ALEXANDRIA, Va. (AP) — A federal judge on Friday ordered the U.S. Air Force to temporarily stop discharging service members who are HIV-positive, ruling that it's working under a policy that is "irrational" and "outdated."

U.S. District Judge Leonie M. Brinkema in Alexandria, Va., issued her decision as a lawsuit moves forward against the U.S. military.

Service members in the Air Force claim they're being discharged solely because of their HIV status and despite the recommendations of their doctors and commanding officers, who say they are fit to serve.

For now, the ruling keeps at least two HIV-positive men in the Air Force who were days and weeks away from being formally discharged.

Air Force policies had prevented the service members with HIV from deploying to places outside the United States, such as Iraq and Afghanistan, without a waiver. That, in turn, resulted in the men being considered “unfit” for continued military service.

Because of advances in medicine and treatment for HIV, Brinkema wrote that the disease “does not impose unreasonable burdens on the military when compared to similar chronic conditions.”

She also said that HIV "does not seriously jeopardize the health or safety of the service member or his companions in service."

The judge added that the service members are likely to have some success in arguing their case as it moves forward.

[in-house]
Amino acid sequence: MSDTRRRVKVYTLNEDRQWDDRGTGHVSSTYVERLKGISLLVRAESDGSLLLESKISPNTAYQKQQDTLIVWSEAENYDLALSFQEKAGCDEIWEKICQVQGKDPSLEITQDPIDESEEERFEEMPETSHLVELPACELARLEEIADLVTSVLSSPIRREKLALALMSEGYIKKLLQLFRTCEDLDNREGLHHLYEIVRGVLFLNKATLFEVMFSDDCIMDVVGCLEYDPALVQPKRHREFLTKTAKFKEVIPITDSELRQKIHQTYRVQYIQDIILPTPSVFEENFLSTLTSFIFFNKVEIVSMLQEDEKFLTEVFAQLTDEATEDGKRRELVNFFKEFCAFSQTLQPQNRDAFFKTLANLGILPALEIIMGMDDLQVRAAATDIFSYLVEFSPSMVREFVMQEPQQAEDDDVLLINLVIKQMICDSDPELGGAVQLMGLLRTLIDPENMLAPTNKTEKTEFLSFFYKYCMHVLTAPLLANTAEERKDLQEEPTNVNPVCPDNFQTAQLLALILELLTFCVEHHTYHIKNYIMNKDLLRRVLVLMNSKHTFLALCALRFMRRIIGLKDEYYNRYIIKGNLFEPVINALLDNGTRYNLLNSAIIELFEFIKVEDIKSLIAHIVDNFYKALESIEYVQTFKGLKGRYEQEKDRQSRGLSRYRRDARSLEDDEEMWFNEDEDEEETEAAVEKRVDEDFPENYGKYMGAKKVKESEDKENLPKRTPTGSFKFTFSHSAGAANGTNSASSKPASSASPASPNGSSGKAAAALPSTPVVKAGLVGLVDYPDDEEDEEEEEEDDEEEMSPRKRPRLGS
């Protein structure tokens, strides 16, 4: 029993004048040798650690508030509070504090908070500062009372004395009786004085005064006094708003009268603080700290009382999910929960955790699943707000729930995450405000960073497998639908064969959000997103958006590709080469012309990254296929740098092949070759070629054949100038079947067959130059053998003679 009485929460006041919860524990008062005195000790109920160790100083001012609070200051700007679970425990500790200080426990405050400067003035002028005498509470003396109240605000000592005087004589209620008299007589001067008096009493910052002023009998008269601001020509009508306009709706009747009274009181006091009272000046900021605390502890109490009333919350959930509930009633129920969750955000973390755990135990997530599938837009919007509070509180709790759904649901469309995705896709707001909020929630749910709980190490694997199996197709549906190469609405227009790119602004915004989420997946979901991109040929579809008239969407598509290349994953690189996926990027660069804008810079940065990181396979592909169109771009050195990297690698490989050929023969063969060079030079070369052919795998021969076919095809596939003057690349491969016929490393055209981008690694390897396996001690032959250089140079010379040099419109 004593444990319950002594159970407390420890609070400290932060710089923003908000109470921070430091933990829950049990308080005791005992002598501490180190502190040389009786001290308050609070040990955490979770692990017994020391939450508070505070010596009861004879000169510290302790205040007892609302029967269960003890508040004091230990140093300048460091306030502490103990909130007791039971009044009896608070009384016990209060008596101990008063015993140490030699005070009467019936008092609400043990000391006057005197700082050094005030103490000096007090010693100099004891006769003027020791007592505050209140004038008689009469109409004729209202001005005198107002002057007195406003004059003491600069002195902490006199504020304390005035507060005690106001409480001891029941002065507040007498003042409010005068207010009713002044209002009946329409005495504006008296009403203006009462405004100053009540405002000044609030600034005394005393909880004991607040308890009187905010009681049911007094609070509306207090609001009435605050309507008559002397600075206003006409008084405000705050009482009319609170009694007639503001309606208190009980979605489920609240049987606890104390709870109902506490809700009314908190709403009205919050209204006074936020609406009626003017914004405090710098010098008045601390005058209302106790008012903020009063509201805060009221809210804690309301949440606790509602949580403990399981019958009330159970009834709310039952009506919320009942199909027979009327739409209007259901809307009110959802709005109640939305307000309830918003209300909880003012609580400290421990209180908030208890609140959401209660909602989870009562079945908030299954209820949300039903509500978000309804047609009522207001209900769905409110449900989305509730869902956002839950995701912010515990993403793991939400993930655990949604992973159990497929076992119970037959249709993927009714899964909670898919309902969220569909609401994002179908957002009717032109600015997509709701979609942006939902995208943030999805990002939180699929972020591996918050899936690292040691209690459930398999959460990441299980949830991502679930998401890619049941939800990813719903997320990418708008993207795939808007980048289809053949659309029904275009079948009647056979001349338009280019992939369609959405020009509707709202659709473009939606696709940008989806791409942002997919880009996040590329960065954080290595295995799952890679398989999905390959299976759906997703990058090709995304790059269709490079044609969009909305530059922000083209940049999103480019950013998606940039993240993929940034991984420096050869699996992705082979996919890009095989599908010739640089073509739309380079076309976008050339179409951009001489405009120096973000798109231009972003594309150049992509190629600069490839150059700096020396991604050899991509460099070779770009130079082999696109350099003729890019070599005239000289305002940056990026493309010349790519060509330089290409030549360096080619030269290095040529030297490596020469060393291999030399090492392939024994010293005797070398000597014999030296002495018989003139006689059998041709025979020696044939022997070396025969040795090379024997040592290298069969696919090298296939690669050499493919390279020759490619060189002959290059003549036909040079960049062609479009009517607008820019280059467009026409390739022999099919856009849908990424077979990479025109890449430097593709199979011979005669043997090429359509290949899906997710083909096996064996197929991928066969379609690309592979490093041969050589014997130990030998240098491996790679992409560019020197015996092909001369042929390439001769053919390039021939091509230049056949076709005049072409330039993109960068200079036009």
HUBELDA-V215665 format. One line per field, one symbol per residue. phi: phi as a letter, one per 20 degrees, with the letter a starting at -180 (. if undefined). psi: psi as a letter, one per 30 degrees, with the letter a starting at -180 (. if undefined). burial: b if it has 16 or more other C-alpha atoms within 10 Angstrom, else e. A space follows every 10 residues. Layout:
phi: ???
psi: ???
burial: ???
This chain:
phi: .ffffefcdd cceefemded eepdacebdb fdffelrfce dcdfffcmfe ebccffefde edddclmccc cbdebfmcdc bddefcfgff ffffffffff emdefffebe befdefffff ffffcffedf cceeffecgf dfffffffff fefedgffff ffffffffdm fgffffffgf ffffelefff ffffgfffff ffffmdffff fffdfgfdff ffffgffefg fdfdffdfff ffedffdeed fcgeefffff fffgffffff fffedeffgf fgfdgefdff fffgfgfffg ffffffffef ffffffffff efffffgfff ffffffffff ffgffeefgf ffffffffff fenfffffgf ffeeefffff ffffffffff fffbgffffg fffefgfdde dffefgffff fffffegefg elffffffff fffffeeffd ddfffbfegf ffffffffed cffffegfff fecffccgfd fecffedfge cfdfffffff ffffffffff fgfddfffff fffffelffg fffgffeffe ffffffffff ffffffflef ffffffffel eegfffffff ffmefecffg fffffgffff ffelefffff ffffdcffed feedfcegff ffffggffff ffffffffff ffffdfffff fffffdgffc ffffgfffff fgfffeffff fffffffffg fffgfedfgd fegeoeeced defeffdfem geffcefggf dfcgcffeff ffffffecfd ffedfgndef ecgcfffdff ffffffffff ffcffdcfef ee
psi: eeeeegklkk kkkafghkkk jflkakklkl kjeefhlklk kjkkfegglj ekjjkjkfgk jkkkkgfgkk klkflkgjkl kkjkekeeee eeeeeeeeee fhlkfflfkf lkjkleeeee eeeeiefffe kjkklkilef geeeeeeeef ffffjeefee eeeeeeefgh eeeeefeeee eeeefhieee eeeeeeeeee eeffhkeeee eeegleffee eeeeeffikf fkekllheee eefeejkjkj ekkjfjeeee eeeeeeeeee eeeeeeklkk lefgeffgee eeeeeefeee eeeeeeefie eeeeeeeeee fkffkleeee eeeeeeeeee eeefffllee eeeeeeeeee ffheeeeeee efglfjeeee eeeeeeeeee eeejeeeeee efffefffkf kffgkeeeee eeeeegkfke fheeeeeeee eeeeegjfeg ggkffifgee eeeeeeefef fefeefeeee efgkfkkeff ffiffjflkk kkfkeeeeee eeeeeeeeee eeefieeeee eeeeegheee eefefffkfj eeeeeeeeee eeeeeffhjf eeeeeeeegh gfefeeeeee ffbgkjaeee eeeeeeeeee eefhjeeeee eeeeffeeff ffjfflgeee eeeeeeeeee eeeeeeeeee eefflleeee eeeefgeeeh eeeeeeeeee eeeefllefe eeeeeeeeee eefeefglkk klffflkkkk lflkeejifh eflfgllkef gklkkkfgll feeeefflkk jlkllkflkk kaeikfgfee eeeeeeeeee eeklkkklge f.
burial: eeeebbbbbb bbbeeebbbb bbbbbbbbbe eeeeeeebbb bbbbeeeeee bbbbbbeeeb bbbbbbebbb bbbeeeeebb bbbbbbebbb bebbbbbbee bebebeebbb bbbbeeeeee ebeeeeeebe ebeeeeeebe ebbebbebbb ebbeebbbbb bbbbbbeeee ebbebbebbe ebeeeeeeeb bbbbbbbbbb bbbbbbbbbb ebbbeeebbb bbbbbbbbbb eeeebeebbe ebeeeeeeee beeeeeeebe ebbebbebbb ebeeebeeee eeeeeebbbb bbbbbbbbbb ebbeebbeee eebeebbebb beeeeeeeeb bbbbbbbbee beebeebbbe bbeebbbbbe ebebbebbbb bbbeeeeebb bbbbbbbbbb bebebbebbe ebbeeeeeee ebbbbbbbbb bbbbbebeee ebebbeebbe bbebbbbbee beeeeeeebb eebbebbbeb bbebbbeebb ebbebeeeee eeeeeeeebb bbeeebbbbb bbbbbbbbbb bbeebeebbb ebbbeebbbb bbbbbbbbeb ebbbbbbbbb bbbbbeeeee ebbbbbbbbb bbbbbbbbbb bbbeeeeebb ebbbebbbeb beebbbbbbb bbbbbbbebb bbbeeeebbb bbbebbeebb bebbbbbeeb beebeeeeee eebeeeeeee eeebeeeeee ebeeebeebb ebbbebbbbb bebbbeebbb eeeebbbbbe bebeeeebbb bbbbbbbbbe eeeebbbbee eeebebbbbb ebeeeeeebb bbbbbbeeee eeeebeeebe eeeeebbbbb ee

The military has argued that the lawsuit is premature because the personnel have not explored all of their options within the military to fight being discharged. The military has also argued that such policy questions fall under the discretion of the federal government's executive branch.

The Department of Justice is representing the military. Spokeswoman Kelly Laco said its attorneys are reviewing the judge's decision. She declined to comment further.

The service members are being represented by lawyers from the LGBT rights groups Lambda Legal and OutServe-SLDN as well as the law firm Winston & Strawn.

The service members' attorneys said a judge's ruling against the military is rare, and framed the decision as a significant legal victory.

"These decisions should be based on science, not stigma, as today's ruling from the bench demonstrates," said Scott Schoettes, counsel and HIV project director at Lambda Legal.

Schoettes added: “We still have to prove at trial that people living with HIV are deployable. But in the meantime they’re not going to be able to get rid of any of those service members.”